1. Exactly. Or prosecutors and judges refused to enforce laws because they are morally opposed.

  3. I was introduced to the concept of “lying for justice” by some supporters of the Sandinistas who explained to me that sometimes one had to tell lies in order to be heard.

    Rigoberta Menchu is right there with you.

  4. Ronald, this is just an example of you showing your Whirte Privilage.

    Next you will be lecturing the delegates on Peanut Butter and Jelly Sandwiches. How insensitive can you BE?

    http://portlandtribune.com/pt/…..for-equity

  5. I was going to make a snarky comment, but these people [the activists]made me throw up in my mouth.

  6. On the drive home the other day I believe it was NPR or BBC that was describing “massive” protests with “hundreds” walking out.

    Were they reporting on the same thing?

    1. Hundreds of what? Perhaps they view humans as colonies of cells, in which case quadrillions walked out. Really, you should be complimenting them on their restraint.

  7. I walked out on a guest lecturer in college on abuse when she said that abuser and male are interchangeable so for the rest of the lecture she would just use man instead.

    1. Well it is fewer syllables and brevity is the soul of twit.

    2. Abuser! You confirmed her entire lecture! You… man!

  8. BBC: Several hundred people left the national stadium venue amid anger over the slow pace of negotiations.

  9. What of it?

  10. “Mrs. Krabappel and Principal Skinner were in the closet making babies and I saw one of the babies and the baby looked at me.”
    –Ralph Wiggum

  11. I heard a bangladeshi guy on the npr telling how 100 billion dollars would be a good start to make Bangladesh whole due to climate change. To the reporter’s credit she asked if attempting to extort the world would just bring antipathy to their cause. The Bangladeshi didn’t understand.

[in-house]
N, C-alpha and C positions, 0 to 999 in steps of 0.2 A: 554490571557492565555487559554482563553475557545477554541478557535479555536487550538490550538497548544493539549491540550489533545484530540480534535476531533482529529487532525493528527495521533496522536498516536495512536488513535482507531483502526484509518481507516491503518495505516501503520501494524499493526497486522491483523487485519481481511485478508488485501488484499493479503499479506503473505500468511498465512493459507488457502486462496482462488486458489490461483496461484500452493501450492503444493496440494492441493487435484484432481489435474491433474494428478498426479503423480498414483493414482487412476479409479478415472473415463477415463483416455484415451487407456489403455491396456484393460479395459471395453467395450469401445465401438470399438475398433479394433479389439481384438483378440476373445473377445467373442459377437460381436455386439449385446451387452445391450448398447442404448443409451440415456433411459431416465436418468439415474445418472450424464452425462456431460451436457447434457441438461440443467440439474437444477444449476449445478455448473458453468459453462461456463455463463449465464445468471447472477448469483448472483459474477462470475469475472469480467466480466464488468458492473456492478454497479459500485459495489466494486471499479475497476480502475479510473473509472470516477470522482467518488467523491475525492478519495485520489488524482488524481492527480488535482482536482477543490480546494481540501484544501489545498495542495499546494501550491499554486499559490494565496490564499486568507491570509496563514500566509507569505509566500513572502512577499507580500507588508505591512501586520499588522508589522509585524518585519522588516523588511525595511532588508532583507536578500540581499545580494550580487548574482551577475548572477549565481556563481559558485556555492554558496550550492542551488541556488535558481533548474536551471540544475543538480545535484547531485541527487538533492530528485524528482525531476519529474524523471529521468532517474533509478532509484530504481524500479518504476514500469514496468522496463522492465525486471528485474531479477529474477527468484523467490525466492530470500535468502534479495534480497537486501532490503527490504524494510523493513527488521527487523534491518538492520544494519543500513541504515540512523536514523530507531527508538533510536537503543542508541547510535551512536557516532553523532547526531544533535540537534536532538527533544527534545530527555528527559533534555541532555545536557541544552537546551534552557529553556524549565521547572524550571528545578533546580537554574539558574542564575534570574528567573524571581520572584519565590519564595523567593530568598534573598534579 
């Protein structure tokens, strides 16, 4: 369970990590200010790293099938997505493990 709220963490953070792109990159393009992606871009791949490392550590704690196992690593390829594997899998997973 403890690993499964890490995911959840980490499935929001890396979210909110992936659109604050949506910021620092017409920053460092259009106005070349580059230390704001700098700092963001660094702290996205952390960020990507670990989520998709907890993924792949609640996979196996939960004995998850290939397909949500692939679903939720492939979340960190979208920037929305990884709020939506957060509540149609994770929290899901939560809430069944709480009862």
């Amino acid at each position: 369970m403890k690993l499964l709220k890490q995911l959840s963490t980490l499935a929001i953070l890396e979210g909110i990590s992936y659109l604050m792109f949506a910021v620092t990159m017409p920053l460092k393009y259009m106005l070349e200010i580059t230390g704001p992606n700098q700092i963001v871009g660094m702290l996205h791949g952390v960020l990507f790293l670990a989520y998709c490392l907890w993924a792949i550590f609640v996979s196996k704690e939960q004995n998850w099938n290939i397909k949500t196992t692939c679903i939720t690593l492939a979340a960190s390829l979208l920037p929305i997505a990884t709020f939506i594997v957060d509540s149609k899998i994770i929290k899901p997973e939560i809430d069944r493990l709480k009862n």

1. waffles|11.22.13 @ 1:35PM|#
      “I heard a bangladeshi guy on the npr telling how 100 billion dollars would be a good start to make Bangladesh whole due to climate change.”

      If Bengladesh had Holland’s government and culture, they’d be handing out reparations instead of asking for them.
      They’ve already got the population, the access to trade, the alluvial soil, etc.

    2. I heard that too. The bang-the-desk guy is a consummate shakedown artist. And I think he very much understood the question, and deflected it quite deftly. The reporter totally gave him a pass on that.

    3. If he got 100 billion dollars he would not care what anyone thought

  12. AGW deniers such as myself are often accused of ignoring the evidence and thumbing my nose at the scientific consensus. Yet the evidence to me says that the temperature is about what it was 40 years when I was a kid, and the climate is pretty much the same. Yes, polar ice caps are melting, but that’s been going on for 15,000 years or so. And science always has some near universal consensus on major issues, until the consensus shifts to the new theory.

    1. Scientific conclusions are arrived at using the scientific method, while political conclusions are arrived at through consensus.

      A consensus of scientists is a political conclusion among scientists. But it ain’t science.

      I don’t know why people find that so difficult to understand.

    2. Don’t know exactly where/when you grew up but the sixties were a statistically cool (as in lower temperature) decade.

    3. Not saying you are necessarily wrong, but your personal anecdote is worth about nothing as evidence.

    4. Fifty years ago this weekend (as I recall personally and as I have confirmed by looking at news photos of the JFK funeral procession), all the leaves were off the trees in the DC area. Today, a lot of them have fallen, but there are still a surprising number still on the branches. If that’s because of some reason other than warmer temperatures, I’d be interested in hearing it.

  13. When I was a reporter in Central America, I was introduced to the concept of “lying for justice” by some supporters of the Sandinistas who explained to me that sometimes one had to tell lies in order to be heard.

    Which explains someone like Rigoberta Mench?… or Climate Change, for that matter.

  14. I’ve been enjoying your coverage of this conference, RB. Or to hang it on a Simpson;s reference, ‘that’s some mighty fine shooting, Lou.’

  15. There are still few actions that would advance the cause of reducing carbon emissions further than lynching every member and contributor to the organizations involved in the walkout, given the anti-nuclear stances of Oxfam International, Greenpeace, and Friends of the Earth International.

  16. If the truth is on your side, then you’re arguing against yourself if you tell a lie to support it.